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World Whistlers Convention 2018: sex, lies and roller skates

2018 is the second year that Maya Sebestyen from Sydney, Australia will be competing in The World Whistlers Convention (WWC). But it’s the first time she’ll be competing on roller skates.

Hosted during Japan’s Golden Week at the Kawasaki Gender Equality Center — just outside of Tokyo — the WWC is a bi-annual symposium, concert and competition that welcomes whistlers from all around the globe.

Maya first found out about the competition in 2016, “I was Googling whistlers and ended up in that part of the Internet where strange things happen. Once I saw some YouTube videos, I kept digging and I found out the competition was pretty soon and I thought, ‘Why not give it a try?’”

She ended up coming seventh in her category. This year Maya is upping the stakes by not only competing in the general contest (whistling one classical and one popular song), but by competing in the Allied Arts section, where competitors must whistle and perform another special skill. Hers? Roller dancing — a talent she developed while doing roller derby in Shanghai.

“I’m not aiming for the finals. I’m not quite at that level. I want to lay down three solid performances. And not fall off the stage.”

“I like whistling because it makes me happy. I’m not classically trained. I’m self-taught. Most people are here. There’s not that much training or information on the Internet. Coming together like this is a good opportunity to share tips and tricks with each other. You probably don’t have a lot of people in your day-to-day life who are interested in whistling or listening to whistling, so having that common interest brings people together from all over the world and makes them happy to meet each other.”

However the competition isn’t just for recreational whistlers like Maya. California native Carole Anne Kaufman is a two-time world champion whistler who recently published her Masters thesis titled, ‘Heresy to Artistry: The Upward Mobility of Musical Whistling Through Rhetorical Reframing’. She hired a vocal coach to hone her classical piece ‘Ave Maria’ — “She’s helping me learn where to breathe. Competing is a way for me to prioritise improving my technique.”

Known as the Whistling Diva, Carole Anne sees whistling as an art form in need of wider recognition, “Whistling has been considered low culture.” However she understands why it’s not popular, “Because whistling is the lost child of music, no one gives a crap, so nobody teaches it. There’s no infrastructure.”

Maya also points out that there’s nothing written for whistling like with other musical instruments, “…which I think puts it on the back foot. An effect of that is the quality is not as strong because there are less people doing it.”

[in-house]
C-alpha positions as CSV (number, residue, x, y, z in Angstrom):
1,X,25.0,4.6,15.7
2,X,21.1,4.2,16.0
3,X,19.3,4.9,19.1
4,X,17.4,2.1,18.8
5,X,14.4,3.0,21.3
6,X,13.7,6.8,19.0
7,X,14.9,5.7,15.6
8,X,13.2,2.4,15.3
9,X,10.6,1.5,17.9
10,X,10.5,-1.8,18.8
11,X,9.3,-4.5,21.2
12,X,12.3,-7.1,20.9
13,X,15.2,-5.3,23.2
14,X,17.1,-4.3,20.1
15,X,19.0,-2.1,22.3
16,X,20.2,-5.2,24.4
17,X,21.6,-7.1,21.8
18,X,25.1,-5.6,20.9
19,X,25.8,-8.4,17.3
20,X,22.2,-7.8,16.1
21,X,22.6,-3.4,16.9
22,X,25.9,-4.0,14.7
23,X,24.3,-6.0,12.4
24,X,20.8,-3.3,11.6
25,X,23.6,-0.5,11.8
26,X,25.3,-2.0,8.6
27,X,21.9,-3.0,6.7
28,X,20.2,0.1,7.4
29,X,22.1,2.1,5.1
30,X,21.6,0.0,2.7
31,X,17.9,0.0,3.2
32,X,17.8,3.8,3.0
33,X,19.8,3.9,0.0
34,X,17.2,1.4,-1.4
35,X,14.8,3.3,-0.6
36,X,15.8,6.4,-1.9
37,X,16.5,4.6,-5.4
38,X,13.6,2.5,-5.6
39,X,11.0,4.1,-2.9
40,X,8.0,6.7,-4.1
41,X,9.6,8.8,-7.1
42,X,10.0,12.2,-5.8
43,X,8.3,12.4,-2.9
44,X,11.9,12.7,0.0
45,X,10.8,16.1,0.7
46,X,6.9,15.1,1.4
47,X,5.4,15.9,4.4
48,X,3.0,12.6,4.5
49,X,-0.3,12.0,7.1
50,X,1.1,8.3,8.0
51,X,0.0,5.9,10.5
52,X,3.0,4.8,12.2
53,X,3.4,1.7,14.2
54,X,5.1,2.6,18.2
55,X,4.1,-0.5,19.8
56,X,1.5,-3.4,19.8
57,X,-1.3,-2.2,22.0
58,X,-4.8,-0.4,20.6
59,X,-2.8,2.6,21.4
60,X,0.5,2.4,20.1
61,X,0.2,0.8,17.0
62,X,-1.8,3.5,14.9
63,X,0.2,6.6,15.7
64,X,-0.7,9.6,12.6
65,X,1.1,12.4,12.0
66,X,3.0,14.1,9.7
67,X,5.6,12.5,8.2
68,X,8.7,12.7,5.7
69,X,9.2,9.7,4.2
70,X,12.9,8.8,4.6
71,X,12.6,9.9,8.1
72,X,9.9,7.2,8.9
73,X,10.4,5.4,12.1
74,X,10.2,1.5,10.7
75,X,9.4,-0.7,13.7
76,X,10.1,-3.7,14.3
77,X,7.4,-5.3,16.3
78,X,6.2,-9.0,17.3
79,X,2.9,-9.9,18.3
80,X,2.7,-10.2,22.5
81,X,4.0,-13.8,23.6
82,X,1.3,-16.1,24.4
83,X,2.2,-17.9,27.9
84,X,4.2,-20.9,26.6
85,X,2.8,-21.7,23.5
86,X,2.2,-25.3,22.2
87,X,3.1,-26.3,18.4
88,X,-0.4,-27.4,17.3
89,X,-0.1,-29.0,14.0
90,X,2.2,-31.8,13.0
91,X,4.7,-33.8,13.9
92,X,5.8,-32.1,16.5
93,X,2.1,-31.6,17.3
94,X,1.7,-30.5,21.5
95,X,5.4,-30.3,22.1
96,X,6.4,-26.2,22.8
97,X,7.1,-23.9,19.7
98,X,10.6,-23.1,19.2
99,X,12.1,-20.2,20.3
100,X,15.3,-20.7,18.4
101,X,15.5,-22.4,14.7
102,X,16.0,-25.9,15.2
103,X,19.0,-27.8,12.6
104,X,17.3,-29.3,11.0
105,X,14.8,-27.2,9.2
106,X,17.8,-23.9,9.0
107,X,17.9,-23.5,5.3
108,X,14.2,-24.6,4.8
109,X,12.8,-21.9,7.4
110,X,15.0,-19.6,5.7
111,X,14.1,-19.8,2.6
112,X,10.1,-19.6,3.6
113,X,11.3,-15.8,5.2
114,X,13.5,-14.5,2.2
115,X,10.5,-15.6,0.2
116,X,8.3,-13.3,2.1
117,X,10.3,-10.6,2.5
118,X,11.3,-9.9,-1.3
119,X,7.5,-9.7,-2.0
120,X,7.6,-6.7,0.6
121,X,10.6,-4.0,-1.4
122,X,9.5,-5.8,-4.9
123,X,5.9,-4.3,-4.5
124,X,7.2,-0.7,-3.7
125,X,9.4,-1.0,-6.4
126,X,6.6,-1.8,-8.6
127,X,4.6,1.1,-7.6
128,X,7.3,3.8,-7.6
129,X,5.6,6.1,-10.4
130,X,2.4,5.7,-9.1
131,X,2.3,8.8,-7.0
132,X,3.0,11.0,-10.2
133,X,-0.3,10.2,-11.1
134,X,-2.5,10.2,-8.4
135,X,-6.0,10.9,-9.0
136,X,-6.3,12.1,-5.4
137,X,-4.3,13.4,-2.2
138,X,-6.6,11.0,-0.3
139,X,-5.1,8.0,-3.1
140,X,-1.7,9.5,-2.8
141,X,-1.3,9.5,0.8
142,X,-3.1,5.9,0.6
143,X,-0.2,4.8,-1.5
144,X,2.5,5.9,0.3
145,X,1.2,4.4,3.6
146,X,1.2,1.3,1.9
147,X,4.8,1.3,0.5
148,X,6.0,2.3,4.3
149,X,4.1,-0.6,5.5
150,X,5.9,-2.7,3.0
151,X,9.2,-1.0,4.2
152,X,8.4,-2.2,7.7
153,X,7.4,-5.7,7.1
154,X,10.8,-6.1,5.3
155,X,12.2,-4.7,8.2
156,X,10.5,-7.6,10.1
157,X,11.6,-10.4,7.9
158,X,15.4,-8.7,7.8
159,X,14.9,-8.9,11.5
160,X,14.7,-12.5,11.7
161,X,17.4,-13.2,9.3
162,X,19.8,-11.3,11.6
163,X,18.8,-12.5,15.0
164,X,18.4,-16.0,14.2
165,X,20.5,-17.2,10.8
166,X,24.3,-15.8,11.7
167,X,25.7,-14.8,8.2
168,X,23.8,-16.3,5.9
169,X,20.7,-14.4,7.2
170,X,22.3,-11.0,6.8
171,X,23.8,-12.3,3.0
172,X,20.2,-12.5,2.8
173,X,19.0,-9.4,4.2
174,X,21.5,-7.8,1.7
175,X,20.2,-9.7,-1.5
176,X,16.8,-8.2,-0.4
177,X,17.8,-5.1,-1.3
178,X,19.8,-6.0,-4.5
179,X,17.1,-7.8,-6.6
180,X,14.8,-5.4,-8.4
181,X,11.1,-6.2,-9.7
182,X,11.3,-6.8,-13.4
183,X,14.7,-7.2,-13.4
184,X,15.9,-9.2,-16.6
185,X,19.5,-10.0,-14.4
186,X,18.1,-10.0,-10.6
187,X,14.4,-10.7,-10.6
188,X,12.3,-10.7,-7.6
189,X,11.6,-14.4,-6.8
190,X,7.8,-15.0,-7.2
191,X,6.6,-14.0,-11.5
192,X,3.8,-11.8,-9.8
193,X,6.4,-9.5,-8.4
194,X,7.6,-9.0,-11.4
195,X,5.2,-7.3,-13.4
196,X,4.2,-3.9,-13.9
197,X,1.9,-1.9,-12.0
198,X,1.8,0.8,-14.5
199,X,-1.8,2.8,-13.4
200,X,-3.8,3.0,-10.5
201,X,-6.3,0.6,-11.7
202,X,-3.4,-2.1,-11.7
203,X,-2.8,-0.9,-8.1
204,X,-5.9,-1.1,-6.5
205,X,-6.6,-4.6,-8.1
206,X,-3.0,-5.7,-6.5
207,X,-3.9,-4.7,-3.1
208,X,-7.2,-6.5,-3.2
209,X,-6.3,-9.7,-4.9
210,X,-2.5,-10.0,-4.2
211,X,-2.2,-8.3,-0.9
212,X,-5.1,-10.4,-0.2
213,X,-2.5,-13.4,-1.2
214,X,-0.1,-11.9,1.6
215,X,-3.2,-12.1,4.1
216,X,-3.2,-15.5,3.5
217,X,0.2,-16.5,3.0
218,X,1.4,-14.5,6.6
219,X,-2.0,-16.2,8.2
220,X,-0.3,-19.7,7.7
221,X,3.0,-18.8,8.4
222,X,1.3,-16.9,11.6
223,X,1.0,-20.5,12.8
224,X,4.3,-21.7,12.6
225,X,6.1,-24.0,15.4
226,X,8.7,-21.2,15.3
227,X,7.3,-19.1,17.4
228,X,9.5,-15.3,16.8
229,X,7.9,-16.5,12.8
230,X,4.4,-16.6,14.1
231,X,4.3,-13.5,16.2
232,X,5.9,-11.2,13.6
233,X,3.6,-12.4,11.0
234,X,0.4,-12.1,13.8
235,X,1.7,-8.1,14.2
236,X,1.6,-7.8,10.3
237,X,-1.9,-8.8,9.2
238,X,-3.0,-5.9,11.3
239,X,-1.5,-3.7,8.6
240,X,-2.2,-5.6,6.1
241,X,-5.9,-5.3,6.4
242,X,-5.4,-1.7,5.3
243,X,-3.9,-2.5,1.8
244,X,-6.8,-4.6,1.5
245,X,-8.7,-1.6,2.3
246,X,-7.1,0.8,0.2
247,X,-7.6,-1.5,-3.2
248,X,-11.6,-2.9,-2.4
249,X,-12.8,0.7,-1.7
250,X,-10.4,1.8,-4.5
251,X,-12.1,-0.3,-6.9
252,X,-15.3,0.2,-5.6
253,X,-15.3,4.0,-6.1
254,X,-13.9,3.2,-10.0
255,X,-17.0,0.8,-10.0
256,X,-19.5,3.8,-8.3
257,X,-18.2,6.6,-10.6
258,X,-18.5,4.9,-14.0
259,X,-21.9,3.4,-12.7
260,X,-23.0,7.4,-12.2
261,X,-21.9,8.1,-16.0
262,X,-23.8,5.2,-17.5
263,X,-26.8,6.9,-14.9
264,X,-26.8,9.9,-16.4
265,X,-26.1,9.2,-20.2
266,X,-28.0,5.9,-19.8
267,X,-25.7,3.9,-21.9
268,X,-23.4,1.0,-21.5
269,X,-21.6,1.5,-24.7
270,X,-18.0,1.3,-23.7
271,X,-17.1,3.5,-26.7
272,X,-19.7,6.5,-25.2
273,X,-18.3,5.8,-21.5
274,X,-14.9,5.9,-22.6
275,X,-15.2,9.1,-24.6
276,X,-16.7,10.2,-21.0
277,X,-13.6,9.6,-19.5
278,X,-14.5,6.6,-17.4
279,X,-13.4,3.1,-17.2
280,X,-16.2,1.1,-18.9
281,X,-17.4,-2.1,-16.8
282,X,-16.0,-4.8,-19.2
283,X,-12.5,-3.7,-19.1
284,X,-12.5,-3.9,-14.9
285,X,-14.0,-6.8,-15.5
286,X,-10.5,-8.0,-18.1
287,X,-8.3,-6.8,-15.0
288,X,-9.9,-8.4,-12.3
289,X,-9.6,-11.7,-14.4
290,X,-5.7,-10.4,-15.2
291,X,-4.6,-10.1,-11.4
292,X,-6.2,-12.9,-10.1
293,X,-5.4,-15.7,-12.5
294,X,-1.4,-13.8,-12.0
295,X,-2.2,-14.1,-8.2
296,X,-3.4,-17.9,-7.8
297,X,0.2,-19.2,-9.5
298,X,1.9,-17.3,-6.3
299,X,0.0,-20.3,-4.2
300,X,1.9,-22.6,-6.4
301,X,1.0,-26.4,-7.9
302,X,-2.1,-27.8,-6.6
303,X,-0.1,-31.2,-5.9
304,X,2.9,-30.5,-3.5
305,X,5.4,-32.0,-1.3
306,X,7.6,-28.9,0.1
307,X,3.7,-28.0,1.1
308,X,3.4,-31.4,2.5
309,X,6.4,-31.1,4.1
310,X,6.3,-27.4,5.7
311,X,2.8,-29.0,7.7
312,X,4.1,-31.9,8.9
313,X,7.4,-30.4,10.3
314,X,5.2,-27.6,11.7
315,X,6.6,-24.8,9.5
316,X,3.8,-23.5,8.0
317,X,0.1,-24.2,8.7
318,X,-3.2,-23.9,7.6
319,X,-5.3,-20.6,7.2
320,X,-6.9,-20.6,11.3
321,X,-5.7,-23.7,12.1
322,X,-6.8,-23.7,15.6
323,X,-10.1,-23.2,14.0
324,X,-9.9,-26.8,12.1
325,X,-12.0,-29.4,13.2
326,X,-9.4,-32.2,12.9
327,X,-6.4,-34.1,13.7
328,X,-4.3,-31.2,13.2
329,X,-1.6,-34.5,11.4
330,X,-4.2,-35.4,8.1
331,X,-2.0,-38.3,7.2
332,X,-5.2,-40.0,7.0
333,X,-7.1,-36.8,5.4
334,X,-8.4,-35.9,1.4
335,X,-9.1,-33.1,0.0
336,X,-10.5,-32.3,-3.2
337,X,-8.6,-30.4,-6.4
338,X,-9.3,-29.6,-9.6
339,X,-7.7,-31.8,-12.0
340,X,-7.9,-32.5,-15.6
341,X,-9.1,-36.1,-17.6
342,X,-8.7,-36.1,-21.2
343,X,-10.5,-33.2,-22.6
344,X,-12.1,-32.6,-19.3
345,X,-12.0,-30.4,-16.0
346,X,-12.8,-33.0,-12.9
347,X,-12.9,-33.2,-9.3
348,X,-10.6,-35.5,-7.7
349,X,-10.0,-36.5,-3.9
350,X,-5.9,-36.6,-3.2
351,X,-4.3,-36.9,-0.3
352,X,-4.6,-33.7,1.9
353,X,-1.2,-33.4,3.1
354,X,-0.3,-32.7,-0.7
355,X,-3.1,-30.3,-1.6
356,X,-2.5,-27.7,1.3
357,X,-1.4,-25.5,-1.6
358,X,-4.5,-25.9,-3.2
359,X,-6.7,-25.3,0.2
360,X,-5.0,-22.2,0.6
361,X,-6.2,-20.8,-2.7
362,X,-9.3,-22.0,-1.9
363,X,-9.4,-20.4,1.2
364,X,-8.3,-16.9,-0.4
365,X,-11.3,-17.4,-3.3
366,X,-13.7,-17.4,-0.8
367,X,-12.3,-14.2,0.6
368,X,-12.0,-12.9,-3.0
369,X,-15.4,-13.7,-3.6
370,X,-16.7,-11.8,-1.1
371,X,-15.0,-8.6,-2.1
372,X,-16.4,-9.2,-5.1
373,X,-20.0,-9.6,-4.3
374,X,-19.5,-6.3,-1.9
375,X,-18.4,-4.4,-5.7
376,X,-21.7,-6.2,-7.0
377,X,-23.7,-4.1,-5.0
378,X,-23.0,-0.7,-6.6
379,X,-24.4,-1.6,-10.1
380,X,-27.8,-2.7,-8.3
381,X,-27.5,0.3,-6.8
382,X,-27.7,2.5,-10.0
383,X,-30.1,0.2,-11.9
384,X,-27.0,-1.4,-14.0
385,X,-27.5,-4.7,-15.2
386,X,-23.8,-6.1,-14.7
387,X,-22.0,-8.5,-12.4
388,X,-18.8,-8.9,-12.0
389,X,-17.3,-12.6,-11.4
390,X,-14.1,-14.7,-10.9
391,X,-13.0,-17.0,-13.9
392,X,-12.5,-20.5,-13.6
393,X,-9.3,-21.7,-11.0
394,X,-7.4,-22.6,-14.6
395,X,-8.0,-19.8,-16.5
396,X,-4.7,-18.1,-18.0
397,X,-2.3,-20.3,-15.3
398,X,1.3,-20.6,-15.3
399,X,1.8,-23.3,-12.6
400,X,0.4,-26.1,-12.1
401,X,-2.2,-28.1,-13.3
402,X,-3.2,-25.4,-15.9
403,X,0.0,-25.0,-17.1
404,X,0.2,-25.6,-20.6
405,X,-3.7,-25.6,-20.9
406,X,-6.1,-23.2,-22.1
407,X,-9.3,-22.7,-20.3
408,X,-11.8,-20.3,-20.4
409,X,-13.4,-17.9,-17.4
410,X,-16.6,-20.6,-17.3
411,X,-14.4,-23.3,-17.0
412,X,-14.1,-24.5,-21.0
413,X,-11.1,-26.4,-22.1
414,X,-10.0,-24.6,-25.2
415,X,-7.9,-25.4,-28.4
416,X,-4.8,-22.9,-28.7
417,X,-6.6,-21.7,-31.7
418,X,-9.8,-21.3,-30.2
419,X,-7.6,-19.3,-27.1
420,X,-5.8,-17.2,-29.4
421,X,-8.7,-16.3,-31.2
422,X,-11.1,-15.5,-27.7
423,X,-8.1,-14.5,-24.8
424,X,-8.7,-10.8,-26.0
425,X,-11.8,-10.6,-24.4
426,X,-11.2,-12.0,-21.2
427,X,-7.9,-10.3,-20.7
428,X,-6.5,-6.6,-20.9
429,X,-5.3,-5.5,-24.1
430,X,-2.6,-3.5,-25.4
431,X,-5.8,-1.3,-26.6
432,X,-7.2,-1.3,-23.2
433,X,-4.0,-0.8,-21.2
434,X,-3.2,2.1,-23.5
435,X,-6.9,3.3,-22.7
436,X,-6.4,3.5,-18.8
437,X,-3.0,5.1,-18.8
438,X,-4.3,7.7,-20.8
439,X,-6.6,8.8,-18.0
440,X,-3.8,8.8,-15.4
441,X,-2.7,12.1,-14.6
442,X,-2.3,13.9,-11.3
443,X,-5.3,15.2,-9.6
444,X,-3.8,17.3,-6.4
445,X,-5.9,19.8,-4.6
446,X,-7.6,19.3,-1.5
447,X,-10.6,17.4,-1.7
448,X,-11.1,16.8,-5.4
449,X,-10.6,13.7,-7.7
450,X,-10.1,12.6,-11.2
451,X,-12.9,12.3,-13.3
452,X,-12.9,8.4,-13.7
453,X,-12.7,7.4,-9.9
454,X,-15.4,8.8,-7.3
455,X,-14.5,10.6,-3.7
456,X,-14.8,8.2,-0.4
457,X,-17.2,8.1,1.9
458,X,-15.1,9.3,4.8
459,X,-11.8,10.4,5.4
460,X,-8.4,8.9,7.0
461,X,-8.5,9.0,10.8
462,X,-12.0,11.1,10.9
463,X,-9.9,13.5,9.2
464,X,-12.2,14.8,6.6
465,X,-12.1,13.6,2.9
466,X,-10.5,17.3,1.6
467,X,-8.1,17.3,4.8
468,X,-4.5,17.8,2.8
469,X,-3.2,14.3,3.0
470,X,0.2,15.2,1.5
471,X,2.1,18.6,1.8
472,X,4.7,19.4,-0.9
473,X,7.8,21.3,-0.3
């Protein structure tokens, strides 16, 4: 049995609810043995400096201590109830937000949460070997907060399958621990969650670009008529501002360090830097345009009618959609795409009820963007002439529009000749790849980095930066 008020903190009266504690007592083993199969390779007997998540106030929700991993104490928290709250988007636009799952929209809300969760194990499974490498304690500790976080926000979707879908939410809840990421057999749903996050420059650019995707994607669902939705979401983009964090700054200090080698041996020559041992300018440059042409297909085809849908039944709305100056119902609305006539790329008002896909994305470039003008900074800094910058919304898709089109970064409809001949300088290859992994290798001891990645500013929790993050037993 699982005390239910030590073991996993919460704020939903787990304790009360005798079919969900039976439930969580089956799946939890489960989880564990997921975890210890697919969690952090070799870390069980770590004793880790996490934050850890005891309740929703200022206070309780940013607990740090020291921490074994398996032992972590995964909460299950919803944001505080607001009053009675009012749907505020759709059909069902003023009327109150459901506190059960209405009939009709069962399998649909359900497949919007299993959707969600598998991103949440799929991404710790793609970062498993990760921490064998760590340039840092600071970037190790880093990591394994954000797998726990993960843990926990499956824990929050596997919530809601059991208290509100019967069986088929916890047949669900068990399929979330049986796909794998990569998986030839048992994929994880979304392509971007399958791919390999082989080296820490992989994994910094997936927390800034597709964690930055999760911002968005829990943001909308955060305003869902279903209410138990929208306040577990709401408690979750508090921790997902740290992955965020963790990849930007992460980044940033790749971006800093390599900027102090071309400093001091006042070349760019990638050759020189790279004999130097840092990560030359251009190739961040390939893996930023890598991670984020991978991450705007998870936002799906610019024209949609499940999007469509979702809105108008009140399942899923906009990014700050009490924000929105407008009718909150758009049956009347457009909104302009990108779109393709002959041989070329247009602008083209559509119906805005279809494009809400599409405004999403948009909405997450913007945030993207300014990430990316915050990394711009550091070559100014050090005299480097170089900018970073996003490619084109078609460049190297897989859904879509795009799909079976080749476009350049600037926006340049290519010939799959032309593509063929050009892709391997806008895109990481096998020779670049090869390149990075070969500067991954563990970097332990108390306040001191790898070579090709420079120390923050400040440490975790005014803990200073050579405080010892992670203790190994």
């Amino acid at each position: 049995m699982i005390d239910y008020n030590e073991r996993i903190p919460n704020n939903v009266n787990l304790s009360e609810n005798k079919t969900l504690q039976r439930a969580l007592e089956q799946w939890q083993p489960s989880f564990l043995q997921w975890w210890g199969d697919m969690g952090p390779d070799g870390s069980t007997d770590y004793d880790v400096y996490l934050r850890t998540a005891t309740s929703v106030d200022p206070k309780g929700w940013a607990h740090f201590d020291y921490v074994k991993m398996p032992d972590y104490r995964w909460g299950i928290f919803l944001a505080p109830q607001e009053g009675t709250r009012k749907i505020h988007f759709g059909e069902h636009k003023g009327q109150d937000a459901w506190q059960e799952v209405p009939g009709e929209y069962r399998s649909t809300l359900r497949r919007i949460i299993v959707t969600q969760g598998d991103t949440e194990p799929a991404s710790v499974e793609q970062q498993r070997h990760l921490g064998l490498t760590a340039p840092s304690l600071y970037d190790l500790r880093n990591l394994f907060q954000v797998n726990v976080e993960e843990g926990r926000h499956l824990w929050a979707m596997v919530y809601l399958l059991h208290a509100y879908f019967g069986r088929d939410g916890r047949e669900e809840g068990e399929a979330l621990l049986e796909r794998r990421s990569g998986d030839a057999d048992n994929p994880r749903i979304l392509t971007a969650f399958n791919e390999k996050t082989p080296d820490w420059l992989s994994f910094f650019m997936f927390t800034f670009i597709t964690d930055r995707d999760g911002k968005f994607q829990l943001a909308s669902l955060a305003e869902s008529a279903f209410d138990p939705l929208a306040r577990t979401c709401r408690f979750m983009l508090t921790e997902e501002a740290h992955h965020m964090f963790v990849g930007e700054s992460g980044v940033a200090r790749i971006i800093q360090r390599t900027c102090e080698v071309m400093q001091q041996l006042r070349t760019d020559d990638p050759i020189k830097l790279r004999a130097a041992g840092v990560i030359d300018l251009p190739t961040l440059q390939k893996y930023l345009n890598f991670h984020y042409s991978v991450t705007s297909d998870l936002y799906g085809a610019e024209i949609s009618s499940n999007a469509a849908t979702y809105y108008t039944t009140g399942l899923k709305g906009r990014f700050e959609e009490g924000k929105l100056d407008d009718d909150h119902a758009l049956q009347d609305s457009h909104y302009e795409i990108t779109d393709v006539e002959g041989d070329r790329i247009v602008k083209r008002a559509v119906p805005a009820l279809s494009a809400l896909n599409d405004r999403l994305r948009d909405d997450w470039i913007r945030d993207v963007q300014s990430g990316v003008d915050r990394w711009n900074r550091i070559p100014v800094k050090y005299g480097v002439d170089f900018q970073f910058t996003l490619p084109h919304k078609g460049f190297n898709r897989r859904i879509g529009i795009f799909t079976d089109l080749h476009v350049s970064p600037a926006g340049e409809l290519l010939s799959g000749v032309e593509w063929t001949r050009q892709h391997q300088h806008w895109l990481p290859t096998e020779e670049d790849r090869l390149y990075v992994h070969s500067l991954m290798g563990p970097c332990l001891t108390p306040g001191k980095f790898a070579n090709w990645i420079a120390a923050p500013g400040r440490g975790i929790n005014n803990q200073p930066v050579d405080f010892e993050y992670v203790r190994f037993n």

Carole Anne adds, “The other thing is there’s a frequency of whistling that can be very uncomfortable to the ear. With the actual tonal qualities of whistling, there is a micron between an amazing whistler and a bad whistler. The problem is, unlike singing, you hear a bad note it’s uncomfortable. But if you do bad whistling, you can hurt somebody’s ear.”

The judges this year include pianist Rika Mori, whistlers Kimiko Wakiyama, Akiko Shibata, Ryosuke and Geert Chatrou (who was one of the six whistlers profiled in the prize-winning documentary ‘Pucker Up’ by Emmy Award winners Kate Davis and David Heilbroner). In regards to the quality of this year’s contestants, Geert says, “I think this year is the best year in a long time. A lot of very good whistlers. It’s very hard to judge.”

2018 is also the first time in a long time that there is no women’s division, which not everyone is comfortable with. Carole Anne says, “I do a special women’s division [at The Masters of Musical Whistling festival] because I want to make sure that there is a woman who can say she is the world champion.

“Music for children is gendered. If you don’t represent something, children don’t realise they can do it. So if you only see male trumpet players, then trumpet gets to be for boys. And if you only see female flautists, then flutes are for girls. So my assessment is that it’s a very linear relationship. At the IWC [International Whistlers Convention], you see fifty men and five women. I’m not a mathematician, but I’m going to say the averages are not the same. Basically when you hear the world ‘whistle’, you hear the word ‘he’ after it.”

With this in mind, it’s encouraging when the results are announced and four out of the top six finalists (including the overall winner YOKO from Tokyo, Japan) are women. The room is abuzz with excitement. Contestant Emily Kehmeier says, “It feels awesome. I’m very happy about that. At the California competition, only one woman placed. It’s amazing and well deserved. The people in my top choices were women too.”

Geert says, “This is the first time there is no women and men competition. This is the first time everybody is together. I prefer that because whistling has nothing to do with sex.” YOKO was a clear choice, “She was number one for me and all the other judges. Her musicality combined with a really big range — three octaves, I think — it’s the whole package. The songs she chose were a perfect choice for her whistle.”

“For the rest of the finalists there were a lot of differences [of opinions]. And who came in the finals and not.”

Up on the winners’ podium are two other familiar additions — Maya in third place for Allied Arts and Carole Anne with the Special Award (an award given to those who have helped promote the world of whistling in the past year).

Maya says, “I’m so happy. It’s a bit of a surprise. There are so many talented whistlers that it’s such an honour to go home with a trophy. It was just so much fun. This is the cherry on top.”

Maya Sebestyen, after her award-winning Allied Arts performance. Photo credit: Danielle Marks.